Conclusion

Plagiarism and cheating appear to be a frequent problem in research training programs in resource-limited settings, such as Peru. These instances of misconduct should be addressed at institutional and programmatic levels through policies that prioritize preventive strategies, instead of purely punitive actions. Educational activities and mentoring should be complemented with strict, active detection and zero tolerance to misconduct.

Acknowledgments

This study was funded by the training Grant 2D43 TW007393-06 awarded to AGL by the Fogarty International Center of the U.S. National Institutes of Health. The funders had no role in study design, data collection and analysis, decision to publish, or preparation of the manuscript.

Footnotes

Copyright Statement One author of this manuscript is an employee of the U.S. Government. This work was prepared as part of his duties. Title 17 U.S.C. § 105 provides that ‘Copyright protection under this title is not available for any work of the United States Government.’ Title 17 U.S.C. § 101 defines a U.S. Government work as a work prepared by a military service member or employee of the U.S. Government as part of that person’s official duties. The Corresponding Author has the right to grant on behalf of all authors and does grant on behalf of all authors, a worldwide license to the Publishers and its licensees in perpetuity, in all forms, formats and media (whether known now or created in the future), to (i) publish, reproduce, distribute, display and store the Contribution, (ii) translate the Contribution into other languages, create adaptations, reprints, include within collections and create summaries, extracts and/or, abstracts of the Contribution, (iii) create any other derivative work(s) based on the Contribution, (iv) to exploit all subsidiary rights in the Contribution, (v) the inclusion of electronic links from the Contribution to third party material wherever it may be located; and, (vi) license any third party to do any or all of the above.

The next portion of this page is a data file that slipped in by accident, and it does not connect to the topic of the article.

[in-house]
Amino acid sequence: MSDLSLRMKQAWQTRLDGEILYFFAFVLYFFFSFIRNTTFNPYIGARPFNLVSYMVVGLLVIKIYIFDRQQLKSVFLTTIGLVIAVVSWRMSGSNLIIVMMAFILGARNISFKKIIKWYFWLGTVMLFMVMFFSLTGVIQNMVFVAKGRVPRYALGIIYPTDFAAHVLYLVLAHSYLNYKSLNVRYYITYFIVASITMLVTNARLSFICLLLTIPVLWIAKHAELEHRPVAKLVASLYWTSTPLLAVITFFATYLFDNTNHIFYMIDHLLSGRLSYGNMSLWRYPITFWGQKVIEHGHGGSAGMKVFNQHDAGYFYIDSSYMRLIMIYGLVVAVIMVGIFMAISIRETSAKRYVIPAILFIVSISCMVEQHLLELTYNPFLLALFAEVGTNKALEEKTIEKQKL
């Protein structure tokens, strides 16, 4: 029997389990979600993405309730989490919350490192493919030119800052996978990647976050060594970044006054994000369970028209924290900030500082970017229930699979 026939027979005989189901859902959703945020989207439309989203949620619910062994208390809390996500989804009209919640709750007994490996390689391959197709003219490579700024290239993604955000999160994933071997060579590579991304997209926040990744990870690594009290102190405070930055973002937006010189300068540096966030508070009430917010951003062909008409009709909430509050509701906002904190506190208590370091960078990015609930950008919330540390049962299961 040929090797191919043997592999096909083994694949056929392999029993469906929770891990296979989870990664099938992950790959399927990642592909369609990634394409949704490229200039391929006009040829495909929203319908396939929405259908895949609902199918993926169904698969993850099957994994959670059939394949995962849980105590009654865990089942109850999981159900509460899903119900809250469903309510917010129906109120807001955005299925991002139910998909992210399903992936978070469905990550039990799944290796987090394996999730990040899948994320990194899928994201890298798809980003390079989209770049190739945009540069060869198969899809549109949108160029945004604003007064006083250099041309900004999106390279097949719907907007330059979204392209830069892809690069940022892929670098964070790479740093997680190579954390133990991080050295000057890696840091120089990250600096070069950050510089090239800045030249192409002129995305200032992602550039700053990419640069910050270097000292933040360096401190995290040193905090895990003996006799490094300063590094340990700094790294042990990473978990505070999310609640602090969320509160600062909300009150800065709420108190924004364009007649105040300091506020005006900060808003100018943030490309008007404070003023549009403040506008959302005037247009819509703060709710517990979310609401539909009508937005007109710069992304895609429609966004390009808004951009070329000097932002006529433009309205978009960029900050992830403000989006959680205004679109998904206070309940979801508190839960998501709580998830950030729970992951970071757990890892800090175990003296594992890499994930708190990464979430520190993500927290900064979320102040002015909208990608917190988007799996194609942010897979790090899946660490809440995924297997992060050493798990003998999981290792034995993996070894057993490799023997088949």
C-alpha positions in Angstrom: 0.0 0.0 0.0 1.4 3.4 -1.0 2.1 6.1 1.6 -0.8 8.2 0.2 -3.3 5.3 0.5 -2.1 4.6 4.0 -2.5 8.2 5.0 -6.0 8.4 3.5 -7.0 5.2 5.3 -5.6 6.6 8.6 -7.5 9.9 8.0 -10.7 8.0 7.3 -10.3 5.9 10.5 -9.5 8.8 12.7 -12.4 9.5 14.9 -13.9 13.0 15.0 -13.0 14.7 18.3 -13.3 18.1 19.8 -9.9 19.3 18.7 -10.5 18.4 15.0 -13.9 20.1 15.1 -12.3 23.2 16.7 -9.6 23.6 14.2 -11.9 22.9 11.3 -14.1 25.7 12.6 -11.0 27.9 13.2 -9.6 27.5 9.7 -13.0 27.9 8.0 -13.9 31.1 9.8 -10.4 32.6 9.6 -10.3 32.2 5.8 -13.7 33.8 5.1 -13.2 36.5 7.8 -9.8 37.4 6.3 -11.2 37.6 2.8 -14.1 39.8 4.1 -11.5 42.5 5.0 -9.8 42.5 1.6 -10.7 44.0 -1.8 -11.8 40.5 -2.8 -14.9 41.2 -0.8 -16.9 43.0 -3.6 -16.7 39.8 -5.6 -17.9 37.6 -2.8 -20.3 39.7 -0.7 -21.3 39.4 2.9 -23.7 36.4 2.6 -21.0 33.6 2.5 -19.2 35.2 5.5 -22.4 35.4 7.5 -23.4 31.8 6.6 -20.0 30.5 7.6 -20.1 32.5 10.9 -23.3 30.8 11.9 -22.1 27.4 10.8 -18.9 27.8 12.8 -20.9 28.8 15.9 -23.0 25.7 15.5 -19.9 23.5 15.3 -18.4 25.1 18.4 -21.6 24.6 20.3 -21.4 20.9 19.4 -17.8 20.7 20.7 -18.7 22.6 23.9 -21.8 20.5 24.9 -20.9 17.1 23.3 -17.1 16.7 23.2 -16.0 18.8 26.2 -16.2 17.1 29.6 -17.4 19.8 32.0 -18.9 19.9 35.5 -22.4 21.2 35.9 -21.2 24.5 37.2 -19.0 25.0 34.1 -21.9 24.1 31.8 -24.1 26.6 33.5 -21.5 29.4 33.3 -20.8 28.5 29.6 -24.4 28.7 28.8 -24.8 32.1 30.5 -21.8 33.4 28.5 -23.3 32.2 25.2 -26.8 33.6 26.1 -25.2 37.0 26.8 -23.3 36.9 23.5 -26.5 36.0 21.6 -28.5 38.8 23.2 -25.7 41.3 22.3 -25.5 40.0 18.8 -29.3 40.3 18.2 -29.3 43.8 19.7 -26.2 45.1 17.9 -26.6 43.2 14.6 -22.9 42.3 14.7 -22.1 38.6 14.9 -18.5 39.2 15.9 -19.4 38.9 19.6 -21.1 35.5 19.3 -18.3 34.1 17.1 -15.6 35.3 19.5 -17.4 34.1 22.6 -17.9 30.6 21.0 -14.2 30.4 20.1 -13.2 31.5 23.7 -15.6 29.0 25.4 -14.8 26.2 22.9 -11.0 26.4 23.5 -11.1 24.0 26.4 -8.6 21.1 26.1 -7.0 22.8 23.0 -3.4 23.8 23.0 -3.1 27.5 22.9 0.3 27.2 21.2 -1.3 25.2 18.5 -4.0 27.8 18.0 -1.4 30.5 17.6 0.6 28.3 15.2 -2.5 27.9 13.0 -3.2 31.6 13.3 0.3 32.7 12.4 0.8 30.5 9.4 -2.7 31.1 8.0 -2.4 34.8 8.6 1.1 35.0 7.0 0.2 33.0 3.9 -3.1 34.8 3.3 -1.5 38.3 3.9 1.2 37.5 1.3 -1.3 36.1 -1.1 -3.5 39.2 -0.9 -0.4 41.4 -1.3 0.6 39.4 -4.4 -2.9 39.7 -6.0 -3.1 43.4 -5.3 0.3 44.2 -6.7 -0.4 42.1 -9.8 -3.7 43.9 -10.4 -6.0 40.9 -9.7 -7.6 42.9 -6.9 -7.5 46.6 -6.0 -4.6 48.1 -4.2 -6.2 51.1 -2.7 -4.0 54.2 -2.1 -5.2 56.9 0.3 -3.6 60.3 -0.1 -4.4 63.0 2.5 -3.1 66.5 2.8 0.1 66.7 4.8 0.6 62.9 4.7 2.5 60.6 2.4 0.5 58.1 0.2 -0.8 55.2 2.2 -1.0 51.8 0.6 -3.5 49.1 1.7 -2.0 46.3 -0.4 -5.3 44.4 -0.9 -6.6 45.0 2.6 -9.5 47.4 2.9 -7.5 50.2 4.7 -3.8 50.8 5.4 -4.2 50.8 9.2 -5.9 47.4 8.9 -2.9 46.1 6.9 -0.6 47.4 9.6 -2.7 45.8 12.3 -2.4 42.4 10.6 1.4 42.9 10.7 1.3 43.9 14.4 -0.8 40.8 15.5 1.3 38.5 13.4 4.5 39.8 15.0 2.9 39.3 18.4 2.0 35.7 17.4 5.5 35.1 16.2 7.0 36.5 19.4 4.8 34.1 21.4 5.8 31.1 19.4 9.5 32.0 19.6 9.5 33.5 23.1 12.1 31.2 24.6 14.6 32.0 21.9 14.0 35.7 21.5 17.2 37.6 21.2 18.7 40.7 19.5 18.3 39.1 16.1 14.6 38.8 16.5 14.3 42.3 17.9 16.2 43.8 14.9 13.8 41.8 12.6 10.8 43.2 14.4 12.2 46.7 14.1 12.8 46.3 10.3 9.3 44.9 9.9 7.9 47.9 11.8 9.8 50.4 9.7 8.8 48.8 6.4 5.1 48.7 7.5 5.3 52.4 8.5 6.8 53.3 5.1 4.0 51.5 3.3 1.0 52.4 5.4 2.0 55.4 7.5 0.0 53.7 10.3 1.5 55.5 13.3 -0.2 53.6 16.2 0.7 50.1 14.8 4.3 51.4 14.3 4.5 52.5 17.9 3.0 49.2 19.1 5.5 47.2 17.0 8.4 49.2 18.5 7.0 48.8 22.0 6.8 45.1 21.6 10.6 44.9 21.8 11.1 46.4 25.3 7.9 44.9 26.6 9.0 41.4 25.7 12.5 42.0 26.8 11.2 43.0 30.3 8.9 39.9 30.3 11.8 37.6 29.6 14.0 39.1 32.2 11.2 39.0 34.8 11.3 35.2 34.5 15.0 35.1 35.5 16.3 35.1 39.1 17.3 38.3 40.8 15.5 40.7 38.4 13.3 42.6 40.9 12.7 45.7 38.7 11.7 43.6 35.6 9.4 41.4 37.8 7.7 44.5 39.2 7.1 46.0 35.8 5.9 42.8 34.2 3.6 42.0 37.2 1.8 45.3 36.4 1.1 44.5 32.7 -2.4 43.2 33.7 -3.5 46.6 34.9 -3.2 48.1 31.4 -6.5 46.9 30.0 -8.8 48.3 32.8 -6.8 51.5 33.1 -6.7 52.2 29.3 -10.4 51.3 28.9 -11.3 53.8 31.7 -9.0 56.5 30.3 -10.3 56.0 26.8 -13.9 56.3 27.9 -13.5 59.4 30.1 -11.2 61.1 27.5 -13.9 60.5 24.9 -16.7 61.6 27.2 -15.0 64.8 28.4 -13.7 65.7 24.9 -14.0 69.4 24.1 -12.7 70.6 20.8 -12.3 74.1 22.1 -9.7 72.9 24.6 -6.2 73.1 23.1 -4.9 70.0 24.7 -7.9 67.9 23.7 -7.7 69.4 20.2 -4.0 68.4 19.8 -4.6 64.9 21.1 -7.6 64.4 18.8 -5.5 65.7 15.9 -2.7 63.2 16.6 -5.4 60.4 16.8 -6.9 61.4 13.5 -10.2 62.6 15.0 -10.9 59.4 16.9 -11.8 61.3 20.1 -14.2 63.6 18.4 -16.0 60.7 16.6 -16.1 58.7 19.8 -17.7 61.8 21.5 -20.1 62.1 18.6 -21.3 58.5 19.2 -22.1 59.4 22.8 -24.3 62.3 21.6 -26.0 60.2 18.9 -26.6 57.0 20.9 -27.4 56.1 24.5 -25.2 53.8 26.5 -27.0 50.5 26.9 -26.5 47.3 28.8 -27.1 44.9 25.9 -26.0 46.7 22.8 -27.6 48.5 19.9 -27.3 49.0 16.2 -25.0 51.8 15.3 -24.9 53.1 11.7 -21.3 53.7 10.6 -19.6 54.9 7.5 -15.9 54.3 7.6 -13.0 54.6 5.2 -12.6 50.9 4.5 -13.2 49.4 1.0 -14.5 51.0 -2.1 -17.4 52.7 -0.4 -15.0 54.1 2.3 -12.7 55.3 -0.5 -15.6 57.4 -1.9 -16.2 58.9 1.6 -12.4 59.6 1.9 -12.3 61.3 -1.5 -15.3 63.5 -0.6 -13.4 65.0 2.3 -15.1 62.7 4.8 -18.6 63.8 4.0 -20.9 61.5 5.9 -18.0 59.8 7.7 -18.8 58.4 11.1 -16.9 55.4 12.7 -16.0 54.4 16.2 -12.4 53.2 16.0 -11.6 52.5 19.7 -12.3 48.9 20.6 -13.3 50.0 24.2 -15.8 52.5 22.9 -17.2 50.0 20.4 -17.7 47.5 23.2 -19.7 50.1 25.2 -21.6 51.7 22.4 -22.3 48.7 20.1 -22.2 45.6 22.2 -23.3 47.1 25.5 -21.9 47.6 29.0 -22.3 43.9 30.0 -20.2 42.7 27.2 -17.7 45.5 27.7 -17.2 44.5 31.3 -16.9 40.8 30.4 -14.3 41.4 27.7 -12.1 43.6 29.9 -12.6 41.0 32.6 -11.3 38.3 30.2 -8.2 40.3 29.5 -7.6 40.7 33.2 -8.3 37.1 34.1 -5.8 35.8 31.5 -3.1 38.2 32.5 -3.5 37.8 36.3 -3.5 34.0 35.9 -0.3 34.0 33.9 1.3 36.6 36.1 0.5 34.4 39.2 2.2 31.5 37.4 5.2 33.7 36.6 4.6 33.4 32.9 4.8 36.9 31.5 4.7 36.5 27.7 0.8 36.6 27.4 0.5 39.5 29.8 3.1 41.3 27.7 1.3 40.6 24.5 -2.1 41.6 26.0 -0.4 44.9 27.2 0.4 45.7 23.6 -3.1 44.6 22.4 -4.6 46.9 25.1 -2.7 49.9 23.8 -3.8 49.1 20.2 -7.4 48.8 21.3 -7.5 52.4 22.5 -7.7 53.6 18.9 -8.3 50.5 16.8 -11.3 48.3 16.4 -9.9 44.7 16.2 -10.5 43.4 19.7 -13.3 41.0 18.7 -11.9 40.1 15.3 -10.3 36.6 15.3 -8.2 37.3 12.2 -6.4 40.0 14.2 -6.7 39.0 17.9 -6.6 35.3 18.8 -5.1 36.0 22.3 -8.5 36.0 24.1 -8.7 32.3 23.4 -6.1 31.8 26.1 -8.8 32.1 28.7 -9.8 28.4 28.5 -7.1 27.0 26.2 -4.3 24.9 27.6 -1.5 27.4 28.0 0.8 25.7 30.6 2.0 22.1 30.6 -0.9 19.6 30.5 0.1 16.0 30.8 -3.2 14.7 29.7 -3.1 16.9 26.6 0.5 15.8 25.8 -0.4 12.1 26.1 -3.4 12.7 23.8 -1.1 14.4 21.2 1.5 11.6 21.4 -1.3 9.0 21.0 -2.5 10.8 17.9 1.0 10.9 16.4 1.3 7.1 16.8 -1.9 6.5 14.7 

Compliance with Ethical Standards

Conflict of interest All authors have completed the ICMJE uniform disclosure form at www.icmje.org/coi_disclosure.pdf and declare: all authors had financial support from the NIH Fogarty International Center for the submitted work; all authors had paid teaching positions at Universidad Peruana Cayetano Heredia in the previous 3 years; no other relationships or activities that could appear to have influenced the submitted work.

Disclaimer The views expressed in this article are those of the authors and do not necessarily reflect the official policy or position of the Department of the Navy, Department of Defense, nor the U.S. Government.